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For what values of $a,b,c$ does a left and/or right inverse exist for $A=\begin{bmatrix} 1 & a \\ 2 & b \\ 3 & c \end{bmatrix}$ exist?

We know that a left inverse matrix $X$ exists such that $XA=I_2$ where $I_2$ is the $2\times 2$ identity matrix so $X$ is a $2\times 3$ matrix. What do we do next? Thanks.

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  • $\begingroup$ How do you know that a left inverse exists? What is that left inverse if $\ a=1\ $, $\ b=2\ $ and $\ c=3\ $? $\endgroup$ – lonza leggiera Apr 5 at 0:32
  • $\begingroup$ Hint: if the equation $xA=b$ has a solution, what is the relationship between $A$ and $b$? $\endgroup$ – amd Apr 5 at 0:35
  • $\begingroup$ The fact that "a matrix has left Inverse iff its linear map is an injection and has right inverse iff its linear map is a surjection" may help. $\endgroup$ – Kamyar Mirzavaziri Apr 5 at 0:43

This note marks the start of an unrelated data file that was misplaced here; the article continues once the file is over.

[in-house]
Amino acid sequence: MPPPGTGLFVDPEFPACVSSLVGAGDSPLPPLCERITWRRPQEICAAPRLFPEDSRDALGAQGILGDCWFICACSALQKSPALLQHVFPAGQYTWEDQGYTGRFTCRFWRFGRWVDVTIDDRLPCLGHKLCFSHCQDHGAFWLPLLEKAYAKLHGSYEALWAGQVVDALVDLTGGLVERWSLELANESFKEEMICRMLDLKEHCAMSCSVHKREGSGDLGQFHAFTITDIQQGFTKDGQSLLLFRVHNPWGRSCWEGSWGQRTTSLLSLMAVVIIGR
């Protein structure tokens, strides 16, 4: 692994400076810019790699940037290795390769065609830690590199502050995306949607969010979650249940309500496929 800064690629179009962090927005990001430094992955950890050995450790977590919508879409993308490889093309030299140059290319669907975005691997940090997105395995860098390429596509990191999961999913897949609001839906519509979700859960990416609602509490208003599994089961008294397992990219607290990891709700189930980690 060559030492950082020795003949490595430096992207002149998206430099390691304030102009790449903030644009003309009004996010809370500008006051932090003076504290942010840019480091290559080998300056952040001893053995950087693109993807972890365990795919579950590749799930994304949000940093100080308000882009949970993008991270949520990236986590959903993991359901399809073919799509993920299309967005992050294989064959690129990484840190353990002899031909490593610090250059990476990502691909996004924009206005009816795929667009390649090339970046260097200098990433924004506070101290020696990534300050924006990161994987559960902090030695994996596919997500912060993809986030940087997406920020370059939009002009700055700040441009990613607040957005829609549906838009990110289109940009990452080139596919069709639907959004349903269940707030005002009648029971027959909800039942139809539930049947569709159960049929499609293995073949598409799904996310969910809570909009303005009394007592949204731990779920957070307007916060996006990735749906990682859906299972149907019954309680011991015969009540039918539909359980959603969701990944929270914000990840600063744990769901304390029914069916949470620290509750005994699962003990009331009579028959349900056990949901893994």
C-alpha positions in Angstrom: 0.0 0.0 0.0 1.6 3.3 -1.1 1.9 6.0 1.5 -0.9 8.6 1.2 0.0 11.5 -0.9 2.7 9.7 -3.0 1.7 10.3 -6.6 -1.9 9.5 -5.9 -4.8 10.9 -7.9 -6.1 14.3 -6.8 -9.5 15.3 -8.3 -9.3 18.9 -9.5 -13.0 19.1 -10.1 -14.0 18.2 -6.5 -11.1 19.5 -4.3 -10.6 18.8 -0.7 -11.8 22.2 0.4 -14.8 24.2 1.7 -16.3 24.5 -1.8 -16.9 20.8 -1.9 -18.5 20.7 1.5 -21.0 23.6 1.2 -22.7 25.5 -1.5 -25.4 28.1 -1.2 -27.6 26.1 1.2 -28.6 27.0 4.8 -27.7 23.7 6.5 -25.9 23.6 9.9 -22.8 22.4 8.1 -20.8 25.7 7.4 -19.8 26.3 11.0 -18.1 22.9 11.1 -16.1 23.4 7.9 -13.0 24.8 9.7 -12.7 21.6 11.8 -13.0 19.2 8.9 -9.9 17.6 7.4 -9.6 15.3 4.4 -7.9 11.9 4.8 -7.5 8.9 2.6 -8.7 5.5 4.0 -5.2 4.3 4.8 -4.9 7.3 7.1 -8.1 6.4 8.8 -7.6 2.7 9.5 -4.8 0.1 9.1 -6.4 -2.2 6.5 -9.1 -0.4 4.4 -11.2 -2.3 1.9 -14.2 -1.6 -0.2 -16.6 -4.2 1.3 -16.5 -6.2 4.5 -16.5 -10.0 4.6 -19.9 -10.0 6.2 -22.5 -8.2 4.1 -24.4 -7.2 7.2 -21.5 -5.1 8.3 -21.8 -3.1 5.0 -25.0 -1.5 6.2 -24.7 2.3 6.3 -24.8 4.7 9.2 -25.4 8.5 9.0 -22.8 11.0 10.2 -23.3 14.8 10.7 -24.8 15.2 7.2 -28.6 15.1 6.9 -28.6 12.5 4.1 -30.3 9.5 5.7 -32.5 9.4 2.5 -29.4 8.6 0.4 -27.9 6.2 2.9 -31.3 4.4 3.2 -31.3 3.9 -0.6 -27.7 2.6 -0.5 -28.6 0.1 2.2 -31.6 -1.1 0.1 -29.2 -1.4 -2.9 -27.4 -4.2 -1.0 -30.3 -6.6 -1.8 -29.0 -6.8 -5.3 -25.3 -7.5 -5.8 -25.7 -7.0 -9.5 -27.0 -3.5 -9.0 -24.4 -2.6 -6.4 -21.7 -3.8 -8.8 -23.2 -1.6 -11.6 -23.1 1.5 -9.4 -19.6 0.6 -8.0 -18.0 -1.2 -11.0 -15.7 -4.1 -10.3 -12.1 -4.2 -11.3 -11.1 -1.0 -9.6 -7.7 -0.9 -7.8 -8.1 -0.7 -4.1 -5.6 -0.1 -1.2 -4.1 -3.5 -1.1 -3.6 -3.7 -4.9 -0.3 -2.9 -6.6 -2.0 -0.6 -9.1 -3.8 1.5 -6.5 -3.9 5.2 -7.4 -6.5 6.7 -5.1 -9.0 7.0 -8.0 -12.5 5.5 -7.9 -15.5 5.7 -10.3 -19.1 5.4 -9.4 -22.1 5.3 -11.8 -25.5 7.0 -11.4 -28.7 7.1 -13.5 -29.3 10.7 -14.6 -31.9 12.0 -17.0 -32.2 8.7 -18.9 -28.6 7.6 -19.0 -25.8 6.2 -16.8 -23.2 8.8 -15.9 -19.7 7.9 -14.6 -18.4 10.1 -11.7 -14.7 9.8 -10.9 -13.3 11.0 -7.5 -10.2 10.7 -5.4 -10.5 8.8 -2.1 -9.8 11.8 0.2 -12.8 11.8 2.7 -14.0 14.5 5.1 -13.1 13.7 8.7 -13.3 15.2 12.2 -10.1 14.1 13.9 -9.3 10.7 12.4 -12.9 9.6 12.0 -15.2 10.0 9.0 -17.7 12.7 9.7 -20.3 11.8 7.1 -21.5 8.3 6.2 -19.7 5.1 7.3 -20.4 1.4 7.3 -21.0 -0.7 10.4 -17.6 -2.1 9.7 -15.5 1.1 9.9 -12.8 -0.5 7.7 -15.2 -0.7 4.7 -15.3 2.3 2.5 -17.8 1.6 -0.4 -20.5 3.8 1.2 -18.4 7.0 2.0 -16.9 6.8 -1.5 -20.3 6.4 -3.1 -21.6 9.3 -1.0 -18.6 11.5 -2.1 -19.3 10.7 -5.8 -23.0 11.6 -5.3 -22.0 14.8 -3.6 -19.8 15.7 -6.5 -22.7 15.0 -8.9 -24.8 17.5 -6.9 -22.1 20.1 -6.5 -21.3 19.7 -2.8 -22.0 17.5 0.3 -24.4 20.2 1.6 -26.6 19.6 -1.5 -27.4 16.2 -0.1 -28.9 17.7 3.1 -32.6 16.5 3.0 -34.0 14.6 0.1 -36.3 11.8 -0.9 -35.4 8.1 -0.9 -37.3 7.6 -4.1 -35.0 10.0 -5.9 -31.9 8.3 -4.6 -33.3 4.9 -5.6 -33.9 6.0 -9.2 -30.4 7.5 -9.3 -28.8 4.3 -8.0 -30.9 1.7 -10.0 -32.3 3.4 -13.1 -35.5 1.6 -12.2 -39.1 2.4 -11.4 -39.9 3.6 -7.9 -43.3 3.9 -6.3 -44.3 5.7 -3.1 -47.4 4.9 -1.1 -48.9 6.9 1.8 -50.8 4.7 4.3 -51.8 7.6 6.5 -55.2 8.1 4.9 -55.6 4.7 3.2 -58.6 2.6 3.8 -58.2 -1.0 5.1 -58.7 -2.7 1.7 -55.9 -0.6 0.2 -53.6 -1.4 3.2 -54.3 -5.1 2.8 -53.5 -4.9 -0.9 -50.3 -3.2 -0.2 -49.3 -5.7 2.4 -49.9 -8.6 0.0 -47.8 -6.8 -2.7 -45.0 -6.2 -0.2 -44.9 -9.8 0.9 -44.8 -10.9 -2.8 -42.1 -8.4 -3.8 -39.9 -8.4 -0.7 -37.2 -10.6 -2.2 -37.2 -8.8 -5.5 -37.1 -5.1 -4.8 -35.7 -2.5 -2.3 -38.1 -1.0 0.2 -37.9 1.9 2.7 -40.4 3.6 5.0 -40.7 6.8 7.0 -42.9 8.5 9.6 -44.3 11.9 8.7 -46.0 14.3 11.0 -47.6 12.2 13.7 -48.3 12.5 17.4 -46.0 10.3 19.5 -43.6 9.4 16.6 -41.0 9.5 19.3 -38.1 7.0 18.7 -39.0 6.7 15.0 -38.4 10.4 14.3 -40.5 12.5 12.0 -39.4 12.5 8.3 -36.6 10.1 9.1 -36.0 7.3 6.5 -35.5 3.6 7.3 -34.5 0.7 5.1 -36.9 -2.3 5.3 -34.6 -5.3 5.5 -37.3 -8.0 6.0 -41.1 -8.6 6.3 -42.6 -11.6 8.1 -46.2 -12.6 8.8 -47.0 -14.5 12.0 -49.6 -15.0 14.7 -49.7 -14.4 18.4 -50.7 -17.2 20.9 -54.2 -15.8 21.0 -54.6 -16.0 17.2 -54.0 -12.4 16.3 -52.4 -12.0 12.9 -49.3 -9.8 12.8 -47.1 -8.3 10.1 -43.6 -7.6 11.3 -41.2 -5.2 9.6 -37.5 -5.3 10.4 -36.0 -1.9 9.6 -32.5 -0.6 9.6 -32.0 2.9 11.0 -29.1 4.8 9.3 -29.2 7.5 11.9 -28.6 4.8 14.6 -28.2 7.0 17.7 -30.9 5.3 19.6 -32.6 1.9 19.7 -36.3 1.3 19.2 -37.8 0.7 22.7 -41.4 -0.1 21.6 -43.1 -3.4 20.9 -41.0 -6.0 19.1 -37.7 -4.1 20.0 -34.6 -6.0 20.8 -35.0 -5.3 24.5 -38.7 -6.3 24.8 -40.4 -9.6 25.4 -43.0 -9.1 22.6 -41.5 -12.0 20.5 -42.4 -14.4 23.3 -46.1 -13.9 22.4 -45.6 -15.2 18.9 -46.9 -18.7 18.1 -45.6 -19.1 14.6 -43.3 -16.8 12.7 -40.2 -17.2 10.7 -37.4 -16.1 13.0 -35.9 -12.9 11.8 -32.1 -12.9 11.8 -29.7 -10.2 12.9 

• $\begingroup$ what have you tried? $\endgroup$ – Manuel Pena Apr 6 at 0:07
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Here we can view $A$ as a map from $\mathcal{R}^2$ to $\mathcal{R}^3$.

Having a left inverse is impossible if $A$ is not an one to one mapping.

Image of the mapping $A$ is the column space of $A$.

If the columns space is 1-dimentional then $A$ is not one to one (because by rank-nullity theorem, kernel of $A$ is no trivial).

So to have a left inverse we need $[a,b,c]$ not a multiple of $[1,2,3]$ to guaranty that image of $A$ is not 1-dimentional.

Having a right inverse is impossible as there are no mapping $X$ that is one to one from $\mathcal{R}^3$ to $\mathcal{R}^2$.

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  • $\begingroup$ So would that be the opposite if $A=\begin{bmatrix} 1 & 2 & 3\\ a & b & c \end{bmatrix}$ meaning a left inverse is impossible in this case? $\endgroup$ – squenshl Apr 5 at 1:38
  • $\begingroup$ In this case, $A$ could have right inverse but can't have left inverse and rank of row space is the same as rank of column space. so making $[a b c]$ not a multiple of $[1 2 3]$ would work. $\endgroup$ – user 6663629 Apr 5 at 1:45

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